Dysphoria Ballet is a short, stop-motion film that portrays the internal morning routine of a particular trans woman. It is based on a series of interviews with a woman early in transition, and is what I consider to be a deconstruction, compression, and expressionist interpretation of these interviews. It was made with her enthusiastic support and approval. In this way, it might be considered a kind of animated documentary, but it is deconstructed to the point of ultimately being shown as a kind of “experimental-narrative” dance film. It is motivated by an exploration and validation of using performative expression as a healthy and necessary way of guiding one’s own personal narrative.
In this film, a woman wakes up and is immediately struck by a kind of “male armor” which attaches itself to her. Through dance, on the empty stage of her bedroom, she removes the armor plates piece by piece, revealing her true self. When completed, she dances in a euphoric way, delighting in having uncovered her truth. Then, confronting a mirror, she sees that her reflection still shows a male figure, which lurches out toward her. Though initially rejecting the figure, she sees that it is in distress, and accepts that this aspect of her humanity is part of who she has become and represents a piece of her personal history that she needs to encounter and resolve. The film ends with these two aspects of the person facing each other as the stage itself fades away. There is no more pressure of performance, simply an encounter with the self.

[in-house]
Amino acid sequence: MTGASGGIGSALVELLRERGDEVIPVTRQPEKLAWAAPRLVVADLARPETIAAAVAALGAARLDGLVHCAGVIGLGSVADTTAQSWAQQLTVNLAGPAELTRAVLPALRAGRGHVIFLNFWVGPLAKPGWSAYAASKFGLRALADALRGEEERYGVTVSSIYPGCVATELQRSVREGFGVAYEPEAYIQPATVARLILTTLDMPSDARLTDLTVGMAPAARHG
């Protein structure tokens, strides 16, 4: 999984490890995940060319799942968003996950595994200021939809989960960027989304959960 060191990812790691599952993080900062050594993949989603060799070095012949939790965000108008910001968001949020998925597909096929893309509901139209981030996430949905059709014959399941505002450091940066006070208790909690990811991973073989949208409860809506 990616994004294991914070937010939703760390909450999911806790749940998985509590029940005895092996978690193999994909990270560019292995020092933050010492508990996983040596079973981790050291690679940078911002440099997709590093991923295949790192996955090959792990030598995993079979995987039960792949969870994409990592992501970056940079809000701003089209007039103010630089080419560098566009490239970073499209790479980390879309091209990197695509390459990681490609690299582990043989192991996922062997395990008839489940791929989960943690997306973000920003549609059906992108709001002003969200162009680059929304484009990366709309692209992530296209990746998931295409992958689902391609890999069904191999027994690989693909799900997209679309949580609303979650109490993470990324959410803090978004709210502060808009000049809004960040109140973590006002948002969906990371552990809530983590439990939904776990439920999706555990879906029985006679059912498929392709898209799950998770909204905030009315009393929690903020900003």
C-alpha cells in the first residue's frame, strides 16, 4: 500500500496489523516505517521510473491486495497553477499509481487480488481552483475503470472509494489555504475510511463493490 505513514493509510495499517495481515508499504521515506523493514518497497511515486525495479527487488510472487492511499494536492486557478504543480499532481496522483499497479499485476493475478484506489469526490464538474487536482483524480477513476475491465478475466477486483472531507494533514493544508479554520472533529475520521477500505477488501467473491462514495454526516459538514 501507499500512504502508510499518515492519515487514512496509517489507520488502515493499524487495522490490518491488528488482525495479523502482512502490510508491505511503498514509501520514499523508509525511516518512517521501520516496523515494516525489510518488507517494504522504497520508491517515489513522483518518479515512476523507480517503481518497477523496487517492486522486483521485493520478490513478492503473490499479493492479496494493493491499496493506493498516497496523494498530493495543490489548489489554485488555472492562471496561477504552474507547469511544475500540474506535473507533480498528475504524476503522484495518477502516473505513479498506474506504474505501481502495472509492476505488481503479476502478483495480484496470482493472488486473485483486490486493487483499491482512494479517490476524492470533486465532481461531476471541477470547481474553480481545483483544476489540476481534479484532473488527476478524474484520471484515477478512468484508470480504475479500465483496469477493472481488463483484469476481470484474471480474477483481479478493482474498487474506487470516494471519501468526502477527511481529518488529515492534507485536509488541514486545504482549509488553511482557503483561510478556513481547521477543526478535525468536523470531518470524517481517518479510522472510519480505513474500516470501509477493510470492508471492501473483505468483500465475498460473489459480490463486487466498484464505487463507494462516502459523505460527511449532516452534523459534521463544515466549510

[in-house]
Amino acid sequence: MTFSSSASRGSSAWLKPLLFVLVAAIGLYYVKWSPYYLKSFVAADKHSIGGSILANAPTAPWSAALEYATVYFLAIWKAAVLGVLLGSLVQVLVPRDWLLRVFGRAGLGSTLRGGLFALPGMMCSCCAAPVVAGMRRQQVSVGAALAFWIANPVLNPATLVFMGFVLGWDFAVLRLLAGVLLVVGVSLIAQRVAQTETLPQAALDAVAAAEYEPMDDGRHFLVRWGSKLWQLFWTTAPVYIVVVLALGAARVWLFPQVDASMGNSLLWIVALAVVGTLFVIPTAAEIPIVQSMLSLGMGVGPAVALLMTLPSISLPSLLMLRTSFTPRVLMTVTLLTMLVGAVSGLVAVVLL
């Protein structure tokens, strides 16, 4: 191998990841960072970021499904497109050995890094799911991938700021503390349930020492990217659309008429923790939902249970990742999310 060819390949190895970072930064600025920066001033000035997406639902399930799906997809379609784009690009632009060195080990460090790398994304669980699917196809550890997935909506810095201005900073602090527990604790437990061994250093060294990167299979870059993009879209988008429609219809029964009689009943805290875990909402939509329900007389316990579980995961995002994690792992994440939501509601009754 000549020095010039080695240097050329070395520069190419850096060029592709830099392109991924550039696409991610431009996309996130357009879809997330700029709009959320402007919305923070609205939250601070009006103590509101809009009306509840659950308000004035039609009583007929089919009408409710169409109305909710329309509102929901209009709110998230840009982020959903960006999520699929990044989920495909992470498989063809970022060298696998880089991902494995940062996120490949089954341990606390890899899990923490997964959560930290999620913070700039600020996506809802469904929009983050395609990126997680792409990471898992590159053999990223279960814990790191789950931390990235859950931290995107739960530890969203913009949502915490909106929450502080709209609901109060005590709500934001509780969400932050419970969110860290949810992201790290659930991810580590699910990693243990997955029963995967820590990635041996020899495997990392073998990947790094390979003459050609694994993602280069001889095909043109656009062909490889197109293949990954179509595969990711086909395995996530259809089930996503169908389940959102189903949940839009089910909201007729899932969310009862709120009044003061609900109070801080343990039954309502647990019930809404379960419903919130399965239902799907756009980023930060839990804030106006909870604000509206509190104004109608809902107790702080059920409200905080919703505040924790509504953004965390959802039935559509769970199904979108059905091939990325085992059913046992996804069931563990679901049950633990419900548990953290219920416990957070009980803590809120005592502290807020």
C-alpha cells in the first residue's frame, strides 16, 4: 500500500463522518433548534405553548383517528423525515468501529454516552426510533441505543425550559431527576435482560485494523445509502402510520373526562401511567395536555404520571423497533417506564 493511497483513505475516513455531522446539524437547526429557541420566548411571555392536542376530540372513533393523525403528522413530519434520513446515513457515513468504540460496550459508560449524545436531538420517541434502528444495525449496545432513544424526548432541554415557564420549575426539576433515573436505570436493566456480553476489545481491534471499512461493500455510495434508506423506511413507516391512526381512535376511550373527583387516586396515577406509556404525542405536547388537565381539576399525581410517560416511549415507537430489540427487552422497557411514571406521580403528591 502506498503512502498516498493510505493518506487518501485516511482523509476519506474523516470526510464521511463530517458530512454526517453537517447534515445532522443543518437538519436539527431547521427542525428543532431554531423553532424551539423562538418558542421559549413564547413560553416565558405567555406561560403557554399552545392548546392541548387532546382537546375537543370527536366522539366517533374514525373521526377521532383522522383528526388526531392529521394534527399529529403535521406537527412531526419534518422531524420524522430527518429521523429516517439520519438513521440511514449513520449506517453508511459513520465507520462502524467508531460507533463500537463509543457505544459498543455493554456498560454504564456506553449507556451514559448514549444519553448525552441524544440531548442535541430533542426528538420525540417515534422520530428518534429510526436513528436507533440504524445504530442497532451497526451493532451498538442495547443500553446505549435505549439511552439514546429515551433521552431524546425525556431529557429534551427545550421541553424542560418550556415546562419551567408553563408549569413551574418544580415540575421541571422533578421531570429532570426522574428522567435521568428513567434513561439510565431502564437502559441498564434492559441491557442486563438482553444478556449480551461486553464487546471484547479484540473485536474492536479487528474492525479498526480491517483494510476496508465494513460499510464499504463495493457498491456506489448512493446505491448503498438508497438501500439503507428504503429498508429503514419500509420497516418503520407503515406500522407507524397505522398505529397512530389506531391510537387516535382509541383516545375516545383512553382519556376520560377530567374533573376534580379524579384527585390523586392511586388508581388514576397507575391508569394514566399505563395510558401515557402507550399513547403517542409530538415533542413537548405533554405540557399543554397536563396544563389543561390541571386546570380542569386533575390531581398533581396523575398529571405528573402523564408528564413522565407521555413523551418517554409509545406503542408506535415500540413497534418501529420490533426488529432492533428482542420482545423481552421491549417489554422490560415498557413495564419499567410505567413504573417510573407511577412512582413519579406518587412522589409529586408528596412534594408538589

Library of Congress Subject Headings
Stop-motion animation films--Themes, motives; Stop-motion animation films--Technique; Transgender women--Drama; Gender identity disorders--Drama
Film and Animation (MFA)
Department, Program, or Center
School of Film and Animation (CAD)
Sonntag, Andrew, "Dysphoria Ballet: A Morning Routine" (2020). Thesis. Rochester Institute of Technology. Accessed from
RIT – Main Campus